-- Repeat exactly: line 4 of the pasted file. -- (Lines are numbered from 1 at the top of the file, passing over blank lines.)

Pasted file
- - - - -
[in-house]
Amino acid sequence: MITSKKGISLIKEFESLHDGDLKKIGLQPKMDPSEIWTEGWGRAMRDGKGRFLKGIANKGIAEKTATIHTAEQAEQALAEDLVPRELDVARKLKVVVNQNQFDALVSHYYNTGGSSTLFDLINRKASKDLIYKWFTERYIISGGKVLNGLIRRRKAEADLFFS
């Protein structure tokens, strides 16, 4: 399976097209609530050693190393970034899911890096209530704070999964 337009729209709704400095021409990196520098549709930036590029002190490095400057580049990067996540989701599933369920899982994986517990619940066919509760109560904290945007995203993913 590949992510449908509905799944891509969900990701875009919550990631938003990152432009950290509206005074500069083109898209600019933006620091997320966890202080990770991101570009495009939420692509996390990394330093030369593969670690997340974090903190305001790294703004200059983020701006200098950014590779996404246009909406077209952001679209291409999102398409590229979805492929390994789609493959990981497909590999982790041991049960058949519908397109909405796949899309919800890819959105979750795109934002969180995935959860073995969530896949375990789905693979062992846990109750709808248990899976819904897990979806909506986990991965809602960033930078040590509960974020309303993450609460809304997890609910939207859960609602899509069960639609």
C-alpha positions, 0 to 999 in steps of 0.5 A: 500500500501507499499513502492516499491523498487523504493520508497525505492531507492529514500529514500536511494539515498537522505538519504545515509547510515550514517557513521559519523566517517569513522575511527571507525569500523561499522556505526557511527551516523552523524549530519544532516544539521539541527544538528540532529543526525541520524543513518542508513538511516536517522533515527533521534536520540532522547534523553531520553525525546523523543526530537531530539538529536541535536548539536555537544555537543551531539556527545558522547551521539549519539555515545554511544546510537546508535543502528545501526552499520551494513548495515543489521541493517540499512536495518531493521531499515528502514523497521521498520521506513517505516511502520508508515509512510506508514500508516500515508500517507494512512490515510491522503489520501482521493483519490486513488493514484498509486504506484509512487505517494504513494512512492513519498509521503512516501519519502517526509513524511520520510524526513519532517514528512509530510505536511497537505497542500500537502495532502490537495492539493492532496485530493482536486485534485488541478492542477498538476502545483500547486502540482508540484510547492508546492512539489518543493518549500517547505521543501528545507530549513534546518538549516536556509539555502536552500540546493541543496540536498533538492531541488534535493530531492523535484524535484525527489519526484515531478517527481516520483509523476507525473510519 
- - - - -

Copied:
C-alpha positions, 0 to 999 in steps of 0.5 A: 500500500501507499499513502492516499491523498487523504493520508497525505492531507492529514500529514500536511494539515498537522505538519504545515509547510515550514517557513521559519523566517517569513522575511527571507525569500523561499522556505526557511527551516523552523524549530519544532516544539521539541527544538528540532529543526525541520524543513518542508513538511516536517522533515527533521534536520540532522547534523553531520553525525546523523543526530537531530539538529536541535536548539536555537544555537543551531539556527545558522547551521539549519539555515545554511544546510537546508535543502528545501526552499520551494513548495515543489521541493517540499512536495518531493521531499515528502514523497521521498520521506513517505516511502520508508515509512510506508514500508516500515508500517507494512512490515510491522503489520501482521493483519490486513488493514484498509486504506484509512487505517494504513494512512492513519498509521503512516501519519502517526509513524511520520510524526513519532517514528512509530510505536511497537505497542500500537502495532502490537495492539493492532496485530493482536486485534485488541478492542477498538476502545483500547486502540482508540484510547492508546492512539489518543493518549500517547505521543501528545507530549513534546518538549516536556509539555502536552500540546493541543496540536498533538492531541488534535493530531492523535484524535484525527489519526484515531478517527481516520483509523476507525473510519 